Manure management was one of the largest opportunities to reduce their GHG footprint, and others were in grain farm and feed milling, processing plants, transportation and, lastly, working with retailers and consumers. Smithfield reduced its overall carbon footprint by 13% from its 2010 baseline.
In the area of manure management, Smithfield saw an opportunity to convert methane emissions into renewable energy. It placed digestors on farms to collect CO2 and methane and convert them into biogas. This in turn is transformed into renewable natural gas (RNG). Westerbeek mentioned that there are many benefits to using RNG, such as providing new revenue streams for family farmers.
Westerbeek also covered Smithfield’s commitment to grain sustainability. Smithfield’s agronomics programmes have implemented efficient fertiliser and soil health on more than 1 million acres (405,000 ha) of American farmland to date. The company also had a goal of obtaining 50% of electricity needs from renewable sources by 2030, which it has surpassed.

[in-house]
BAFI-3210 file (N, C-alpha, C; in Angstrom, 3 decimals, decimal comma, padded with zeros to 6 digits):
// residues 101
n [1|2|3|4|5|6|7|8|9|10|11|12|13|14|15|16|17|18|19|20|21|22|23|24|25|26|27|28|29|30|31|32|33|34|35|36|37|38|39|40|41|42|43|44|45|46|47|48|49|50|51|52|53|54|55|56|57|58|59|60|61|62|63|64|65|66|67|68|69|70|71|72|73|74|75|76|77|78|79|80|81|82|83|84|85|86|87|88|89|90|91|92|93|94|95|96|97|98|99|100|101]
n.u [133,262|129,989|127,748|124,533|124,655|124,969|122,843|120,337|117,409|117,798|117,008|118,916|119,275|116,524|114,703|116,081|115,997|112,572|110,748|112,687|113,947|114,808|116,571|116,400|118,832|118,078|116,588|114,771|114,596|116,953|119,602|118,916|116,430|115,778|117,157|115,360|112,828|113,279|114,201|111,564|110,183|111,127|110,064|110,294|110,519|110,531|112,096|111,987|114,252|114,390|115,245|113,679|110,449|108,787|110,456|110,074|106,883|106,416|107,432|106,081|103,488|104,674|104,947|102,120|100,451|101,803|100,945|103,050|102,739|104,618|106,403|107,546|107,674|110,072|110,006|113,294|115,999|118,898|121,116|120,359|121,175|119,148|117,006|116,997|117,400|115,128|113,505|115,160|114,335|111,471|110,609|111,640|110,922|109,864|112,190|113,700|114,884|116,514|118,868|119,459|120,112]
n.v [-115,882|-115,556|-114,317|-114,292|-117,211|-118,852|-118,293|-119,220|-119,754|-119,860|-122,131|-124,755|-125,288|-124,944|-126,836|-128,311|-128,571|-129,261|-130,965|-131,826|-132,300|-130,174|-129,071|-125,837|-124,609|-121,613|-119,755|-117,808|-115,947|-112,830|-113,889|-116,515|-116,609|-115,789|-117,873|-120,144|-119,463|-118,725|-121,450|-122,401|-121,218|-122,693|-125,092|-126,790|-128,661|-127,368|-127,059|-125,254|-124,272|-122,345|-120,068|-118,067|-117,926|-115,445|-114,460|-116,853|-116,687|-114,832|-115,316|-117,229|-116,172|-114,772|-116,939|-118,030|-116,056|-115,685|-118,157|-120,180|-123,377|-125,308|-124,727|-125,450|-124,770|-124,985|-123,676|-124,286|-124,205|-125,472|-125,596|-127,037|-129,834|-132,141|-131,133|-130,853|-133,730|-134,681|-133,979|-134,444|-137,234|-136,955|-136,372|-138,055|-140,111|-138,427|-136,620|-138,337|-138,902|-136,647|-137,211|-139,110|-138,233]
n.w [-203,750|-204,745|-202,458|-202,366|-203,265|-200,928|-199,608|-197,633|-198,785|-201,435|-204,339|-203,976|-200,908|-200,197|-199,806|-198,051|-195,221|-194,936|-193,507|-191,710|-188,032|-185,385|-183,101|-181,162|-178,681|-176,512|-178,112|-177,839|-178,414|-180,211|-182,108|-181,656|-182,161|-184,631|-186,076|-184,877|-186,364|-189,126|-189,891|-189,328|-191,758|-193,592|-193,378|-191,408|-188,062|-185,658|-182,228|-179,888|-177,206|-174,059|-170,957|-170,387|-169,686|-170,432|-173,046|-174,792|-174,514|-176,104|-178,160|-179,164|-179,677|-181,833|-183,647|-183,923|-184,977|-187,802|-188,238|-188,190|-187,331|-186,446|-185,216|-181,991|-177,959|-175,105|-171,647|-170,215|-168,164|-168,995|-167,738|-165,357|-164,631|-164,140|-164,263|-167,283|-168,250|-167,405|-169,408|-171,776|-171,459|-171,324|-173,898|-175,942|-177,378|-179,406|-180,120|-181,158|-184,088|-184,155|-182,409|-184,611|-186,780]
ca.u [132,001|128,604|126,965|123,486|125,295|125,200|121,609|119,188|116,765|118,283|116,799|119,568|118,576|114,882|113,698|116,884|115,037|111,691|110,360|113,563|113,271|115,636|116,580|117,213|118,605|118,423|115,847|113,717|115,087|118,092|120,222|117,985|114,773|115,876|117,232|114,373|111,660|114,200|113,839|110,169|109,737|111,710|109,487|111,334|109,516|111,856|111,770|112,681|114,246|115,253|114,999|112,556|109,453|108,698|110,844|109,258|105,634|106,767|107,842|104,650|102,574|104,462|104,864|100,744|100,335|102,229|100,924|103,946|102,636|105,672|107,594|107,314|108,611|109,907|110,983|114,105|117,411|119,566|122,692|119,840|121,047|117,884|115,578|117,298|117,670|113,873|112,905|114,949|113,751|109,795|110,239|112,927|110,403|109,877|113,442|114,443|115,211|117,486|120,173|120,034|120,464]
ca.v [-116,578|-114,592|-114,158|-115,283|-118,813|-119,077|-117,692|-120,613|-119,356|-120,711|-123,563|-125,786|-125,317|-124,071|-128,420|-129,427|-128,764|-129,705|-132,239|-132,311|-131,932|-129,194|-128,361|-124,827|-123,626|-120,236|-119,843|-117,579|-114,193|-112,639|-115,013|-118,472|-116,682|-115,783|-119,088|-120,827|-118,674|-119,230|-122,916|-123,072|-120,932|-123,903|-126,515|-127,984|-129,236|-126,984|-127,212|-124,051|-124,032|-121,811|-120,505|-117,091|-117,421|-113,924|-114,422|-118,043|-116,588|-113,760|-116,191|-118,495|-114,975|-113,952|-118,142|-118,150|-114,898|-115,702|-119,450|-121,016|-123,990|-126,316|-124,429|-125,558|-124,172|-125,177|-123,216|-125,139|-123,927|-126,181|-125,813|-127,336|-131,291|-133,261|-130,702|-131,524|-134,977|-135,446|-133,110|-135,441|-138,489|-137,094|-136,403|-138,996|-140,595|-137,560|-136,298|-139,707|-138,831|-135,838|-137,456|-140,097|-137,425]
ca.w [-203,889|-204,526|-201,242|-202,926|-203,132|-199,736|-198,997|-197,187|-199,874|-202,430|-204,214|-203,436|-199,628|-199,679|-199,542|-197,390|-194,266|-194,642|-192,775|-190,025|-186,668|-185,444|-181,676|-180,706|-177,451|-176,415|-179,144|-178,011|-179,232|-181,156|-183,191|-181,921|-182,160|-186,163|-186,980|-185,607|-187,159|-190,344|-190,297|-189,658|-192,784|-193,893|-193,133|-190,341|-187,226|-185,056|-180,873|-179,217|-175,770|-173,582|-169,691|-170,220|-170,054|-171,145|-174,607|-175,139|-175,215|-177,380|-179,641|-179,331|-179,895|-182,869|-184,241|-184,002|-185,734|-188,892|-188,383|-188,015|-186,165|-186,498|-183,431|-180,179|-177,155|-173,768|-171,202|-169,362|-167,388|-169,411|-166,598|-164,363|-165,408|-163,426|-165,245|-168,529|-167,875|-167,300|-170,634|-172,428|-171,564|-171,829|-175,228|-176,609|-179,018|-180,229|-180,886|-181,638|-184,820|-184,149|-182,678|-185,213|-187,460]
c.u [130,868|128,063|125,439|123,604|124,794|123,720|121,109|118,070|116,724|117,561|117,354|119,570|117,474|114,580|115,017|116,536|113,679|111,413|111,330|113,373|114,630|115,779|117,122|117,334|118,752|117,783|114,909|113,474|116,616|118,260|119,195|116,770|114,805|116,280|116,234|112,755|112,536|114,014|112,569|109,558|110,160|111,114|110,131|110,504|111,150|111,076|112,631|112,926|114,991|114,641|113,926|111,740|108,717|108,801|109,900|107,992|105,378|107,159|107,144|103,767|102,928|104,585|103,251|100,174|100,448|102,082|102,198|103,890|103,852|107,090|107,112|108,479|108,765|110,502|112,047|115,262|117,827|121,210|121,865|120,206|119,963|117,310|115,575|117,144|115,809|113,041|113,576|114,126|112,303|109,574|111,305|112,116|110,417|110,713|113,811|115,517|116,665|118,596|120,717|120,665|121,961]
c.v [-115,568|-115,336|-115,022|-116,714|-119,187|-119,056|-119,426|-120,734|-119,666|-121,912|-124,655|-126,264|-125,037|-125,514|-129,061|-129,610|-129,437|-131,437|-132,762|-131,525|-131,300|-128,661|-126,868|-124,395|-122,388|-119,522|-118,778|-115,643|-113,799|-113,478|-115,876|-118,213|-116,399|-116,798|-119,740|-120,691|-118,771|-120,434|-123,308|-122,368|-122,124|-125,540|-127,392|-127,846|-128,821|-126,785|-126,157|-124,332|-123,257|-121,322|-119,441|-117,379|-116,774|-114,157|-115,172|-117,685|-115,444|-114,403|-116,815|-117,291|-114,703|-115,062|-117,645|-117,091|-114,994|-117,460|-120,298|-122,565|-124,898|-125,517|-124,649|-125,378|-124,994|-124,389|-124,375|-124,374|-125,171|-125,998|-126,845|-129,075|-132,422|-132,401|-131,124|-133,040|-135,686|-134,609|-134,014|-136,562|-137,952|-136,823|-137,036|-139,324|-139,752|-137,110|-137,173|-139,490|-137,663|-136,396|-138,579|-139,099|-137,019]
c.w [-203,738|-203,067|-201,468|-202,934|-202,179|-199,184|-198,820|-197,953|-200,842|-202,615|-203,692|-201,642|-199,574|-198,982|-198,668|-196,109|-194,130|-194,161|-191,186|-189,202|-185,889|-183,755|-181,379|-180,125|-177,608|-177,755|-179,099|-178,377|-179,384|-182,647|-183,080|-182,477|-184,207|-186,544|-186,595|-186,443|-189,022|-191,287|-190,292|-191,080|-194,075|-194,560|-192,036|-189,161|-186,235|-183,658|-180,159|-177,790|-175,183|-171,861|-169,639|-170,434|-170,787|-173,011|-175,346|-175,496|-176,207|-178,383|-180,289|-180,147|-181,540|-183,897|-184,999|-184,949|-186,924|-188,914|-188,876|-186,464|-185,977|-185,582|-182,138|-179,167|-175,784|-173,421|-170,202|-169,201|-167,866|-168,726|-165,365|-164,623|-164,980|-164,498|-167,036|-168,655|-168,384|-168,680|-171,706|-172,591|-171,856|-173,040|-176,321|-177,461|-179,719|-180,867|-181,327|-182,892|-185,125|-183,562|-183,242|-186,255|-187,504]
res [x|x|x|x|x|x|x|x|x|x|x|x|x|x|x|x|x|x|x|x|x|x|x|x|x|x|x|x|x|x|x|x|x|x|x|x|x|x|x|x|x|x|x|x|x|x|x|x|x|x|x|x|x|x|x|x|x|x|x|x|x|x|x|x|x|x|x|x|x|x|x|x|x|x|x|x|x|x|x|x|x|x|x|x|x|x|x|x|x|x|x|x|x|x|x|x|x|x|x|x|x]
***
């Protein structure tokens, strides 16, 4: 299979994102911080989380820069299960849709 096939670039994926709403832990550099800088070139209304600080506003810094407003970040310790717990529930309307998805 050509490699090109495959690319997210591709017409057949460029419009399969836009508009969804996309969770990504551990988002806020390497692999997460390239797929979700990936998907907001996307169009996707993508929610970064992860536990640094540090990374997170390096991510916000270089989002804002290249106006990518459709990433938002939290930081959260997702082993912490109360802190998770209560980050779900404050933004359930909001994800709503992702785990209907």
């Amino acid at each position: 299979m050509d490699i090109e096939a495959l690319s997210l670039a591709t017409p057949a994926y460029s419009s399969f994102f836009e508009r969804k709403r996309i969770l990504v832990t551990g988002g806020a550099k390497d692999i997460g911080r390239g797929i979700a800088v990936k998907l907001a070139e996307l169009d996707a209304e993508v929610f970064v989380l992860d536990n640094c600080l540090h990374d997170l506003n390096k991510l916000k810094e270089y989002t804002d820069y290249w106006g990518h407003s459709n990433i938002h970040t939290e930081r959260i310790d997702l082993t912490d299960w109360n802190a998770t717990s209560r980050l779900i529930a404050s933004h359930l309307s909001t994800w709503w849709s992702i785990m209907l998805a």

He also talked about production efficiency. He said that anything that can help make animals more efficient is likely to reduce the carbon footprint, as well as the air and water footprints.
Emissions in the areas of retail and food waste fall outside of Smithfield’s scope, Westerbeek said. Their focus is therefore on producing more shelf-stable and pre-cooked foods with smaller portions, to minimise food waste. Also, the company is looking at making packaging 90% recyclable, reusable or compostable by 2030.